Fifteen patients met the inclusion criteria and were included in the protocol, three girls and 10 boys; ages ranging from 3 to 18 (mean=8.7 years). Table 1 shows the characteristics of the patients.

 

 

After at least one AED withdrawal, two (13.5%) patients became seizure free, seizures improved >50% in 5 (33.5%) patients, did not change in 5 (33.5%), and seizure frequency became worse in 3 (20%). Adverse events improved in 12 patients (80%; Table 2).

 

 

It should be noted that due to ethical issues, the doses of the remaining AED could be adjusted as needed. This probably contributed to seizure improvement in two patients (patients 2 and 8). However, five patients (patients 9, 10, 12, 13 and 14) presented improvement in seizure control after the withdraw of one AED, without any modification in the remaining AEDs dosages.

 

DISCUSSION

There is no question that seizure freedom is the main goal for patients, families and doctors dealing with epilepsy. However, a small percentage of children will present refractory seizures, and will not become seizure-free despite adequate AED treatment9-11. Epilepsy generally demands prolonged AED treatment which is often associated with drug toxicity, especially when there is the use of an excessive – and sometimes unnecessary – number of AEDs4,12-14.

Although there is increasing awareness that overtreatment with AEDs contributes to the morbidity associated with epilepsy4, many children still are overtreated. One possible explanation can be the fact that seizures are probably one of the most frightening event a parent can experience. For that reason, parents often will take the child with refractory epilepsy to as many doctors as needed to have their seizures controlled. In addition, most parents will try almost anything if there is a small hope of seizure freedom. As for doctors, it is sometimes too hard to resist the family’s desperate question "Can we add a new drug?"

Our findings show that the reduction of one or more AED is possible without an increase in seizure frequency, which is in keeping with other studies5-7. In addition, two patients became seizure free.

It should be kept in mind that the outcome of epilepsy treatment should not be measured only by the percentage of seizure reduction15. Quality of life is related not only to seizure control, but also to adverse events. We found that the withdraw of one AED provided a considerable improvement in the adverse events of five (33.5%) patients despite of no improvement in seizure control. This enable a better quality of life, and families referred that their children were feeling much better, despite no seizure control.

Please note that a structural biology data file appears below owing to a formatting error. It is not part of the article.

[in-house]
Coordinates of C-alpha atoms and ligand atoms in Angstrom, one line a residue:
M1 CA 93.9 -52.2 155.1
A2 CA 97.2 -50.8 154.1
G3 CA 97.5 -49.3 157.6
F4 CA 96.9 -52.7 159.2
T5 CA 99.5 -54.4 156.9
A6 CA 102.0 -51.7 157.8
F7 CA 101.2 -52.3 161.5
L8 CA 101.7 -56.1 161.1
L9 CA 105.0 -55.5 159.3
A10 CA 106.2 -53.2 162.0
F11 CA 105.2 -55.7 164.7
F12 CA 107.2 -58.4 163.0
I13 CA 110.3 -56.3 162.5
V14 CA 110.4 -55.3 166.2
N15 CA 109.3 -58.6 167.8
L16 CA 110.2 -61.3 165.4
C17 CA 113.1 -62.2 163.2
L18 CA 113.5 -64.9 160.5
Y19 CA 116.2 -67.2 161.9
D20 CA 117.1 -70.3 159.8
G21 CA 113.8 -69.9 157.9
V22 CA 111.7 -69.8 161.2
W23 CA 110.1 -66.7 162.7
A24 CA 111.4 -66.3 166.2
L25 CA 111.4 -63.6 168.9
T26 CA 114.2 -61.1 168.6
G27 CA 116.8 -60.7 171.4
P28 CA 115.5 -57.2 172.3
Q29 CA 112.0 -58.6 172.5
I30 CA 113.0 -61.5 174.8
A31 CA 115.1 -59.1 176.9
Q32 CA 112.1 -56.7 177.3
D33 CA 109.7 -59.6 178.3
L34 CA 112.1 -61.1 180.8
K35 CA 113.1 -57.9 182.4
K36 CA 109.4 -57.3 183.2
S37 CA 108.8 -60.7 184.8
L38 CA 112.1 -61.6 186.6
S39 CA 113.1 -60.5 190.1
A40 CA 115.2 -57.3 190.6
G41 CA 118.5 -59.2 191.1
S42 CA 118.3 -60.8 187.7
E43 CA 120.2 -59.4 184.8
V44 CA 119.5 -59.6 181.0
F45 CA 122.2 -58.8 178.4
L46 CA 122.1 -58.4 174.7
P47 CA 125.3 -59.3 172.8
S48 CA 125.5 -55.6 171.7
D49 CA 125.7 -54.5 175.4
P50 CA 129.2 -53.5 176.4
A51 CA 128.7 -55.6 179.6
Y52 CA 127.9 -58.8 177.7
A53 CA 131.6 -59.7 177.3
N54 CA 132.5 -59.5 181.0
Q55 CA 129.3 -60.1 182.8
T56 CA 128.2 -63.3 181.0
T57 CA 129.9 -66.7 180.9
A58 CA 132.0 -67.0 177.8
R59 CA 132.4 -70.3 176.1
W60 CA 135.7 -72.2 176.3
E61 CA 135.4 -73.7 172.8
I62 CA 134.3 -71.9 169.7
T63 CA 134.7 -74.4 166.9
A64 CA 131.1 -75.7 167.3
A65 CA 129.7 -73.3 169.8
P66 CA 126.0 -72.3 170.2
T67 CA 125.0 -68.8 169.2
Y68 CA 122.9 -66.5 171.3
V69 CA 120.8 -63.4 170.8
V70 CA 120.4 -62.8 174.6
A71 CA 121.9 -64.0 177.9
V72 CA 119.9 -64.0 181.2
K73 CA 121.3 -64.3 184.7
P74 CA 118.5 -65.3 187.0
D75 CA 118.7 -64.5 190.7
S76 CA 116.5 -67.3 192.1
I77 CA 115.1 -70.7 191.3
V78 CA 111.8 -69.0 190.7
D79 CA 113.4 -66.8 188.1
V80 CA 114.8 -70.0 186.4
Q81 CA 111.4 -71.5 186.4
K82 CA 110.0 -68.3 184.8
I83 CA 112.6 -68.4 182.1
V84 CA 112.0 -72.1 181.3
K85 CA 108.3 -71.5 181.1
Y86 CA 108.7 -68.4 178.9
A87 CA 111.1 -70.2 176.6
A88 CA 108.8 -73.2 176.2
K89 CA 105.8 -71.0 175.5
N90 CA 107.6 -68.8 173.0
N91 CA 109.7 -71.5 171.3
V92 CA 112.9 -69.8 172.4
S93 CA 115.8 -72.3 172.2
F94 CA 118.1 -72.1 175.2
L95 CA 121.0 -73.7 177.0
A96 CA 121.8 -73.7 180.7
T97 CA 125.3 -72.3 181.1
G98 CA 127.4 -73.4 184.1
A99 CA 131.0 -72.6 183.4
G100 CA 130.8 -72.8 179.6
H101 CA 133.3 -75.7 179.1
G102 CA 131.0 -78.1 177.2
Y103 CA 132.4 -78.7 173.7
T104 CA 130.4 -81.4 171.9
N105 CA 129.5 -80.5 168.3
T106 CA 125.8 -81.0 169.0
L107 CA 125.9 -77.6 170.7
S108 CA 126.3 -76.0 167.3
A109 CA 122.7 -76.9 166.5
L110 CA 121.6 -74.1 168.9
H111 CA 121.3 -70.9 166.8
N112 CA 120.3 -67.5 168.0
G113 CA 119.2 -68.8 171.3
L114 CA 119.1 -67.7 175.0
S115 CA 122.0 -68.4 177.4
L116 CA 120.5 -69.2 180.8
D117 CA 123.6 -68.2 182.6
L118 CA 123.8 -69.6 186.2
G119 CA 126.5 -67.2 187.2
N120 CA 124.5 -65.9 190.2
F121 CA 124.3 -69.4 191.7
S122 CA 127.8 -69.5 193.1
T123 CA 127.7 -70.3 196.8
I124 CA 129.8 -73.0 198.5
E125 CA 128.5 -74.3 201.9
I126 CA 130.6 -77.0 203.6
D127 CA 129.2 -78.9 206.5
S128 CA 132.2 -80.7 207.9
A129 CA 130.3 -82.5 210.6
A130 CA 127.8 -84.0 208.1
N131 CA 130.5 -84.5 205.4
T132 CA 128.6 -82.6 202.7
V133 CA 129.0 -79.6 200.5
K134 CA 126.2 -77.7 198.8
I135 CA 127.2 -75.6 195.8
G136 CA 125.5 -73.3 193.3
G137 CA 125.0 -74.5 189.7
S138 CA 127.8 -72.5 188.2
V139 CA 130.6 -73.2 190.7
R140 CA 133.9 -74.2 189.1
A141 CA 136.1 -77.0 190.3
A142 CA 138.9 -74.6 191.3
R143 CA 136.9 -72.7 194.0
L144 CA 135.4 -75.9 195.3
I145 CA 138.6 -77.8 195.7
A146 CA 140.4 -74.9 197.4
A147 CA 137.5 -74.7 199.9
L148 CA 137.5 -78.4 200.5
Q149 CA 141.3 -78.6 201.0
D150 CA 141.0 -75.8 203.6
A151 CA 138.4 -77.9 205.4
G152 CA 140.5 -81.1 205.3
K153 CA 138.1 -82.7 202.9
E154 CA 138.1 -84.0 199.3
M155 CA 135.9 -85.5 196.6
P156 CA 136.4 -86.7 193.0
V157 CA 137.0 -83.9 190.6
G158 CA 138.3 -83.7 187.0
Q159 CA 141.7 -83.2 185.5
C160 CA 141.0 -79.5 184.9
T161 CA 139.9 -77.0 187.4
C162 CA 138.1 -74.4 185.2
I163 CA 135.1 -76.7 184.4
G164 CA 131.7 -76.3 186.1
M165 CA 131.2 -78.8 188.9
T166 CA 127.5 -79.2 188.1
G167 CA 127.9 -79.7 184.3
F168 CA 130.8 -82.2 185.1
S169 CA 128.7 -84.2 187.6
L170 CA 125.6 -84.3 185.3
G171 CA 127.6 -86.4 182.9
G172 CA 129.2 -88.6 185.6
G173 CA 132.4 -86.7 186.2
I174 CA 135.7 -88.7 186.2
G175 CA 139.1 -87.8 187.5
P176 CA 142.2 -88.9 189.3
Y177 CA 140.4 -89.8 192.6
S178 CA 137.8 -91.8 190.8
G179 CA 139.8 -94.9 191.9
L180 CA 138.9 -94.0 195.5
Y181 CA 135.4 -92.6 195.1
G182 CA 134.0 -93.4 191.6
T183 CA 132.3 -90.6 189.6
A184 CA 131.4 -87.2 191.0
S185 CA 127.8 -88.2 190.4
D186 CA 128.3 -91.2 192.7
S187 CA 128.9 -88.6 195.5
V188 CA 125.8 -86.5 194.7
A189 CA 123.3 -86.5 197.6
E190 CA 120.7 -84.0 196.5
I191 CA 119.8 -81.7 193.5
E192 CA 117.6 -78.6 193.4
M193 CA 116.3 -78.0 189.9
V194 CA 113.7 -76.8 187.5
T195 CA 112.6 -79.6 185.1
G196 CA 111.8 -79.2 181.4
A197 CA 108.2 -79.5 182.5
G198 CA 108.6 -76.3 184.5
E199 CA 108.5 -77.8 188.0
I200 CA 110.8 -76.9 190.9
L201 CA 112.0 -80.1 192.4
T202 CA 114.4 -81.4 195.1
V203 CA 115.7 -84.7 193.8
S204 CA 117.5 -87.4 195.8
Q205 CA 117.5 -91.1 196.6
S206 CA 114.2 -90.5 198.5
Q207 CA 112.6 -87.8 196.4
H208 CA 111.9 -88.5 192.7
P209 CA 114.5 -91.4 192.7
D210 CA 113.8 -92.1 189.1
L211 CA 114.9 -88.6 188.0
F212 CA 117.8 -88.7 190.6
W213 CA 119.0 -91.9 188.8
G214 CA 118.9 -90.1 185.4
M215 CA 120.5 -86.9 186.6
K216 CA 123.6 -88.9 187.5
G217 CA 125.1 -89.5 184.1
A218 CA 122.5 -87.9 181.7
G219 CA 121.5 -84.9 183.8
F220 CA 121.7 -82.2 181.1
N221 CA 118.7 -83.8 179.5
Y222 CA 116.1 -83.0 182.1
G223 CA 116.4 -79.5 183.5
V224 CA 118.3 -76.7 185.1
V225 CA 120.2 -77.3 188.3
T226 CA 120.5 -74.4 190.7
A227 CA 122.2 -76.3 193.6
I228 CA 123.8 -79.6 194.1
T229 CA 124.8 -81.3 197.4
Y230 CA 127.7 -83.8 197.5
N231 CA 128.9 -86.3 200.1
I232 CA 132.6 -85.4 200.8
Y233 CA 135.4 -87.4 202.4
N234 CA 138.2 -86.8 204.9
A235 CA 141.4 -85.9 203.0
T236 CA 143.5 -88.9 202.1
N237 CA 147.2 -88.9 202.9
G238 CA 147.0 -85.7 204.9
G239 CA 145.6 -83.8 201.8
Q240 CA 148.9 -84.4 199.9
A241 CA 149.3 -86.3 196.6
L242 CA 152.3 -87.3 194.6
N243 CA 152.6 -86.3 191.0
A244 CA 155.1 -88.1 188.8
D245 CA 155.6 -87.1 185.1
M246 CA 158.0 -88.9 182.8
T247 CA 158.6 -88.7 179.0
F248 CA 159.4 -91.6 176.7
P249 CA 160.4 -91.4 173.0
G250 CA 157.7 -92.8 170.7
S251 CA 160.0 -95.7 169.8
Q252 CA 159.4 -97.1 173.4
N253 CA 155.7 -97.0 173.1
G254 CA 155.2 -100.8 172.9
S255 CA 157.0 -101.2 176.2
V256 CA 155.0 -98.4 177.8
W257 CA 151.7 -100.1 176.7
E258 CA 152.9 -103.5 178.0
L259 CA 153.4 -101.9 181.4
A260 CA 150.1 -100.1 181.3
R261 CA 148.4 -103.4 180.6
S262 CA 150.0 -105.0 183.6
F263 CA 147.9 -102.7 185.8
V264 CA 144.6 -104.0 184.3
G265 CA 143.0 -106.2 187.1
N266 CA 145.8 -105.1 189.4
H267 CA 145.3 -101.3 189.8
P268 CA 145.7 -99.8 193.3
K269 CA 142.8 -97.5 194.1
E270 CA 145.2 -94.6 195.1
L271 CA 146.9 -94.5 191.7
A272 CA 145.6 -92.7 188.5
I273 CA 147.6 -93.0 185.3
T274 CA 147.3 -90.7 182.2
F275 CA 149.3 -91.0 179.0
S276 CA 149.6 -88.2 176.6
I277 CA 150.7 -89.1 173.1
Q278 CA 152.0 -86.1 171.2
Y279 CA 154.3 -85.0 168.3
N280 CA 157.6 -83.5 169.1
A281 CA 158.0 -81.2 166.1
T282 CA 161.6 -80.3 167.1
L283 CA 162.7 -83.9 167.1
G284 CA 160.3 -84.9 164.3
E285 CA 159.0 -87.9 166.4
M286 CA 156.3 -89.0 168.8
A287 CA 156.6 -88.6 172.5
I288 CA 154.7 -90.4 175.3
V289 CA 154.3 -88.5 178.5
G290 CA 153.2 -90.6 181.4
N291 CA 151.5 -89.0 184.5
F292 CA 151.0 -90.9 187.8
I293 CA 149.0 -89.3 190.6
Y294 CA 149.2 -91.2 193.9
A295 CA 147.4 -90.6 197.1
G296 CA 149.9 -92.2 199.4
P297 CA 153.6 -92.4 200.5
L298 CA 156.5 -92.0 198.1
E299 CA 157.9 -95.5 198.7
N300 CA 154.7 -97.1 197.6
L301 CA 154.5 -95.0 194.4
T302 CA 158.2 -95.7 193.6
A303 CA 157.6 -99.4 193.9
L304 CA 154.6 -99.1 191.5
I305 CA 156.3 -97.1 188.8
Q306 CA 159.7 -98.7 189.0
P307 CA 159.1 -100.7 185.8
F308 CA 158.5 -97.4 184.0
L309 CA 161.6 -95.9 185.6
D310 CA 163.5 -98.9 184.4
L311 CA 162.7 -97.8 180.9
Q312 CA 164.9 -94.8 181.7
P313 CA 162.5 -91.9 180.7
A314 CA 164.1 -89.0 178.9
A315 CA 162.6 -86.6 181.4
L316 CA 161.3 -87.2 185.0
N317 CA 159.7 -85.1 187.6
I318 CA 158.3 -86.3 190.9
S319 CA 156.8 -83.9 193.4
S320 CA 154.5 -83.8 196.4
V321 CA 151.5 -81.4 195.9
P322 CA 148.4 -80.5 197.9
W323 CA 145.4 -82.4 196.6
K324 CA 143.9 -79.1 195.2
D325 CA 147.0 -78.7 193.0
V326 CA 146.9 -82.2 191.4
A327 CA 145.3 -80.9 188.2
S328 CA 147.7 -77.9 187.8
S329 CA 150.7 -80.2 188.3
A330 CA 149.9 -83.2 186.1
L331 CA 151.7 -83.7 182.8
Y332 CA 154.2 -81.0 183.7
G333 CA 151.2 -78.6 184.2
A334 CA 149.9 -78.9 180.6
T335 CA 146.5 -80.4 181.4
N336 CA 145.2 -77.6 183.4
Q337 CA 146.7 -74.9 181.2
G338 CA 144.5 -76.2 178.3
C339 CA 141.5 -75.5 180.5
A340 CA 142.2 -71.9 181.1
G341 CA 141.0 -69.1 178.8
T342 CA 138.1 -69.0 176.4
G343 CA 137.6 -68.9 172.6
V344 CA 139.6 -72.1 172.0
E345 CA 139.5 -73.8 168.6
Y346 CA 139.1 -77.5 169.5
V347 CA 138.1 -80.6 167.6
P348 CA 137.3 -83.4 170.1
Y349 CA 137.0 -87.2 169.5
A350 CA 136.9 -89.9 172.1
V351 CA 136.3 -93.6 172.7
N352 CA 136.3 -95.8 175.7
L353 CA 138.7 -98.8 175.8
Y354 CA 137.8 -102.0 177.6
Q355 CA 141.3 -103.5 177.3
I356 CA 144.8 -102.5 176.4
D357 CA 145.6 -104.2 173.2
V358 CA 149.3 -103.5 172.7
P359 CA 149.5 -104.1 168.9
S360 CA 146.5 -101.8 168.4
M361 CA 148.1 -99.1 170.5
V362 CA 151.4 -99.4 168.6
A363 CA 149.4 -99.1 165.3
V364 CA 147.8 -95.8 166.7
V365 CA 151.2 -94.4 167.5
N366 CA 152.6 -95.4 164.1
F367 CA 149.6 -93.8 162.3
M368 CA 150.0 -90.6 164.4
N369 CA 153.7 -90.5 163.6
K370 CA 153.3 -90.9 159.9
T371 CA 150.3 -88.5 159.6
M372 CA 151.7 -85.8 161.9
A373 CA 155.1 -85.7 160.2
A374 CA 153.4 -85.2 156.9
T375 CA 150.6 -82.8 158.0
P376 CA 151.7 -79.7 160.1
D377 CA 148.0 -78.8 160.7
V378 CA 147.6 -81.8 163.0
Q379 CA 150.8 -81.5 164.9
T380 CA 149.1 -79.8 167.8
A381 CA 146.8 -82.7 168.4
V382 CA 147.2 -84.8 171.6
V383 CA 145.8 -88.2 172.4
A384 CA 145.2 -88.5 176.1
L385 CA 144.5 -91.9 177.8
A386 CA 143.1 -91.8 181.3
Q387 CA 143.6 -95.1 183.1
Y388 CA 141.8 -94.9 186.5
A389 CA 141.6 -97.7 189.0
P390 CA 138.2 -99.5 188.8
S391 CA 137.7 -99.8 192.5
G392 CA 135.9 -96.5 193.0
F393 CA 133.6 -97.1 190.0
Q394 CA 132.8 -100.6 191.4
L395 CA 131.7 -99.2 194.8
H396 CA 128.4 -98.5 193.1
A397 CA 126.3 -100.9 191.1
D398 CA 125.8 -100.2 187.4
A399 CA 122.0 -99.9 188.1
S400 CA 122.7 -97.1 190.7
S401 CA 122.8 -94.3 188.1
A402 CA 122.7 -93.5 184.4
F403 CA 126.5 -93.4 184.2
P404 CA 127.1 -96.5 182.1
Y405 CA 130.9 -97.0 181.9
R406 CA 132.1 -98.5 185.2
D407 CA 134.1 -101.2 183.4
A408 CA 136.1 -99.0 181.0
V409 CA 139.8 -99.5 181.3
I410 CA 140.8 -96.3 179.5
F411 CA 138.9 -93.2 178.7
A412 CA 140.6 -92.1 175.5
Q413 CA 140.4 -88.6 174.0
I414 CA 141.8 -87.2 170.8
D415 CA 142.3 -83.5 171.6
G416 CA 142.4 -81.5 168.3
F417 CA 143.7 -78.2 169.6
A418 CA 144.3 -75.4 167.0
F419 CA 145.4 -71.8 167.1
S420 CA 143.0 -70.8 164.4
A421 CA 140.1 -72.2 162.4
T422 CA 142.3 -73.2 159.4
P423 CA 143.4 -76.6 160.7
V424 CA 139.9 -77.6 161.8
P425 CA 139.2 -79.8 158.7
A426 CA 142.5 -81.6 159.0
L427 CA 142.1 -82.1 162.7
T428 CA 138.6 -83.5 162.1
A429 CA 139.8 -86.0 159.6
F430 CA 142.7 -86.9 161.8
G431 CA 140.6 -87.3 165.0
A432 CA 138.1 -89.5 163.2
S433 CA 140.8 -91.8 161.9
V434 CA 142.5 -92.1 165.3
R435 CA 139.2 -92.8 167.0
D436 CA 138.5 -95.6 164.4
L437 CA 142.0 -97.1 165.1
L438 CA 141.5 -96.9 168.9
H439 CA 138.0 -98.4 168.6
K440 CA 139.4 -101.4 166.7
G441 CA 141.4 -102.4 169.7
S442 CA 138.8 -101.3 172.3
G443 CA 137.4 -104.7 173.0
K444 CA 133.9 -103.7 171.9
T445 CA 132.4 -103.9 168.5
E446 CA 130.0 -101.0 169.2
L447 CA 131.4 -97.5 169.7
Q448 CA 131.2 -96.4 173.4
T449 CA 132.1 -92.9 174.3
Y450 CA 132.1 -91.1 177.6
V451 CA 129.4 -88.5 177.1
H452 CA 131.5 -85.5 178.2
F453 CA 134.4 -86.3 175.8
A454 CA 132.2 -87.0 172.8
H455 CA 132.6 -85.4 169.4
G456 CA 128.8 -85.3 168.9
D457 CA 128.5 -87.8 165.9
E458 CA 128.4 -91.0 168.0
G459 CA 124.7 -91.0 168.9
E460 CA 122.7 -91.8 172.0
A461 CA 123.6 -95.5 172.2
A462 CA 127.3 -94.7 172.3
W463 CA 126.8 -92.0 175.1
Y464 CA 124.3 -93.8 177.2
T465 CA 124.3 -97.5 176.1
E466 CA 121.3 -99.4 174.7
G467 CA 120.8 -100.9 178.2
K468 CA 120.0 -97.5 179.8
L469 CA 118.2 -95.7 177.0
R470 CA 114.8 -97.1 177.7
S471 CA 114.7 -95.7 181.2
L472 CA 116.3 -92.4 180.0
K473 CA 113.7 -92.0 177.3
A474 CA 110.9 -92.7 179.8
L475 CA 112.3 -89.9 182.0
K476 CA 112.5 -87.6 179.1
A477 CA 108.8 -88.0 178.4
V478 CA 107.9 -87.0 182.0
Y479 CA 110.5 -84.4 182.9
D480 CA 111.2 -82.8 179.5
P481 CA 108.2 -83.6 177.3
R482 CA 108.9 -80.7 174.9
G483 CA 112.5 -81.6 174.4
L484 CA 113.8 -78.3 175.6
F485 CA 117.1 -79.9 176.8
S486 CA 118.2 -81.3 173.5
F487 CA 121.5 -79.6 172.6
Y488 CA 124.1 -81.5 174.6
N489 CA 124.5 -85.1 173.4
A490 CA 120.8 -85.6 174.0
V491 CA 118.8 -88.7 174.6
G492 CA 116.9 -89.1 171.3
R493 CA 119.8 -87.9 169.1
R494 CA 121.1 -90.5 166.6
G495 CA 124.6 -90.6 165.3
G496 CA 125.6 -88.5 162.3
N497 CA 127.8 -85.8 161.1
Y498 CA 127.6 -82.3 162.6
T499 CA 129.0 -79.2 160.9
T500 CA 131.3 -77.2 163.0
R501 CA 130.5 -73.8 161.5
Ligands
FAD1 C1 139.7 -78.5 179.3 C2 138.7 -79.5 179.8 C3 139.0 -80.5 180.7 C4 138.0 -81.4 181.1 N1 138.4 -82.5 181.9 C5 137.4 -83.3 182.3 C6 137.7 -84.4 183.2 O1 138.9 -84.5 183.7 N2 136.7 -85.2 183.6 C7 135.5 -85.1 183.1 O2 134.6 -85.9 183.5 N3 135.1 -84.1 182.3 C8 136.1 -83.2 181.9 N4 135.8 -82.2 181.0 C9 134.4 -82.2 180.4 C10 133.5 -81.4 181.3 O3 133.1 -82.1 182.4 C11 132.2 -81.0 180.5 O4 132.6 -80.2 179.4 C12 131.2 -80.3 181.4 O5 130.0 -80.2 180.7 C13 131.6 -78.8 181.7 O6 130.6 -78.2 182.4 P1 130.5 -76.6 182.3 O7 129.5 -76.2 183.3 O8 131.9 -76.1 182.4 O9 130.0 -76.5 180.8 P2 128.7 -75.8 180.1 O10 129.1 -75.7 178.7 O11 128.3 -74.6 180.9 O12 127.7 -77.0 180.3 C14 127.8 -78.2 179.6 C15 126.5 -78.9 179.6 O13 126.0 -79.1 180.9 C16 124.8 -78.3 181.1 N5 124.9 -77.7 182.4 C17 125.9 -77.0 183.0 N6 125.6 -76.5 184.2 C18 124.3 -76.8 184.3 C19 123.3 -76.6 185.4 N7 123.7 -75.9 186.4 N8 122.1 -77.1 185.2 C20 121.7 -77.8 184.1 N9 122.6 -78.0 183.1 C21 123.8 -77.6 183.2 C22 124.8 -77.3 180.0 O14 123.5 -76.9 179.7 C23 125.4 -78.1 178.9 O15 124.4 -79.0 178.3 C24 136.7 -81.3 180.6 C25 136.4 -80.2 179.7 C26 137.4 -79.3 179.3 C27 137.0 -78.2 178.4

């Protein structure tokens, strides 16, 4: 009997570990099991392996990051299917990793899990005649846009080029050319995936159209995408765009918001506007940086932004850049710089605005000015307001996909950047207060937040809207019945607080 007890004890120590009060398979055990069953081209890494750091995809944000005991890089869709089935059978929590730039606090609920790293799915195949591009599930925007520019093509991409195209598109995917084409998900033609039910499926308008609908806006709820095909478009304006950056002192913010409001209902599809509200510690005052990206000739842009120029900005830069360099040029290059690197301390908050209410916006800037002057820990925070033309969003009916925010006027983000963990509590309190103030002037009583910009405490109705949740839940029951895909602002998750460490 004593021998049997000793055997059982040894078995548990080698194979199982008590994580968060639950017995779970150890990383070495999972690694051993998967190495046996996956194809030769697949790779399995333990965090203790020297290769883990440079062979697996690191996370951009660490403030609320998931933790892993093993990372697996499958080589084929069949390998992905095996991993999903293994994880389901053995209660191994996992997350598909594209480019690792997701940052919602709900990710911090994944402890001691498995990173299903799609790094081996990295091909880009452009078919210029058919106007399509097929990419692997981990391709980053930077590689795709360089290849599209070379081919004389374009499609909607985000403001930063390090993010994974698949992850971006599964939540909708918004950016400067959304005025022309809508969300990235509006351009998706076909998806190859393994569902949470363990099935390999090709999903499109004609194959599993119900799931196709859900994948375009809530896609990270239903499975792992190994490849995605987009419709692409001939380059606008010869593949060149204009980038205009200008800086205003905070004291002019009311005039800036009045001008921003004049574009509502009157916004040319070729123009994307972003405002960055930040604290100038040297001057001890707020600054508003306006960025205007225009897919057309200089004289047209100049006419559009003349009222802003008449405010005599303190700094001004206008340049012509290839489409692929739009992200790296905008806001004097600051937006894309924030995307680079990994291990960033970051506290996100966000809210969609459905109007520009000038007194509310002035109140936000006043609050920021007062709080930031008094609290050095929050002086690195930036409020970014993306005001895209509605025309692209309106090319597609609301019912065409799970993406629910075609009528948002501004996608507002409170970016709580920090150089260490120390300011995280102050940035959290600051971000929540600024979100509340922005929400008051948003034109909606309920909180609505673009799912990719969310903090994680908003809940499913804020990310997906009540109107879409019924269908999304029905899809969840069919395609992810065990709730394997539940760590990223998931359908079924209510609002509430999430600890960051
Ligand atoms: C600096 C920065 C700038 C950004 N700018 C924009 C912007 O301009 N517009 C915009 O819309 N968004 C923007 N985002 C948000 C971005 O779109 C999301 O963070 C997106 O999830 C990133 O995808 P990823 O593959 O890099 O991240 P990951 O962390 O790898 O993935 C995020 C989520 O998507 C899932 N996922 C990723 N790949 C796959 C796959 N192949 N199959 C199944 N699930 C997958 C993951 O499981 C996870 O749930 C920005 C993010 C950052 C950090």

Epilepsy is a frightening condition, and some families cannot cope with a single febrile seizure. However, it is surprising how well many parents of a severely handicapped child – and above all, the children themselves – can sometimes cope very well with seizures. After the protocol, the substantial improvement in drug related adverse events enabled one of our patients with cerebral palsy to go back to school (patient 6).

One possible limitation of our study was that, according to ethical issues, the remaining AEDs dosages could be adjusted as needed. Higher doses of the remaining AED probably contributed to seizure improvement in two patients. However, five patients presented improvement in seizure control after the withdraw of one AED, without any modification in the remaining AEDs dosages.

We conclude that although a larger sample is needed in order to confirm our findings, the reduction of one AED in selected children with refractory epilepsy can be associated with less adverse events and better quality of life without worsening of seizure frequency. In addition, a few patients may present an improvement in seizure control.

 

REFERENCES

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12. Dooley J, Gordon K, Camfield C, Smith E. Discontinuation of anticonvulsant therapy in children free of seizures for 1 year: a prospective study. Neurology 1996;46:969-974.        [ Links ]

13. Shinnar S, Berg AT, Moshé SL, et al. Discontinuing antiepileptic drugs in children with epilepsy:a prospective study. Ann Neurol 1994;35: 534-545.        [ Links ]

14. Shorvon SD, Reynolds EH. Unnecessary polypharmacy for epilepsy. Br Med J 1977;1:1635-1637.        [ Links ]

15. Vickery BG, Hay R, Engel J. Outcome assessment for epilepsy surgery: the impact of measuring health-related quality of life. Ann Neurol 1995; 37:158-166.        [ Links ]

 

 

Received 4 August 2006. Accepted 30 October 2006.

 

 

Eunice Chuang and Sara Y. Tsuchie are medical students and received a scholarship from CNPq.
Marilisa M. Guerreiro, MD, PhD - Department of Neurology - FCM/Unicamp - P.O. Box 6111 - 13083-970 Campinas SP - Brazil. E-mail: guga@fcm.unicamp.br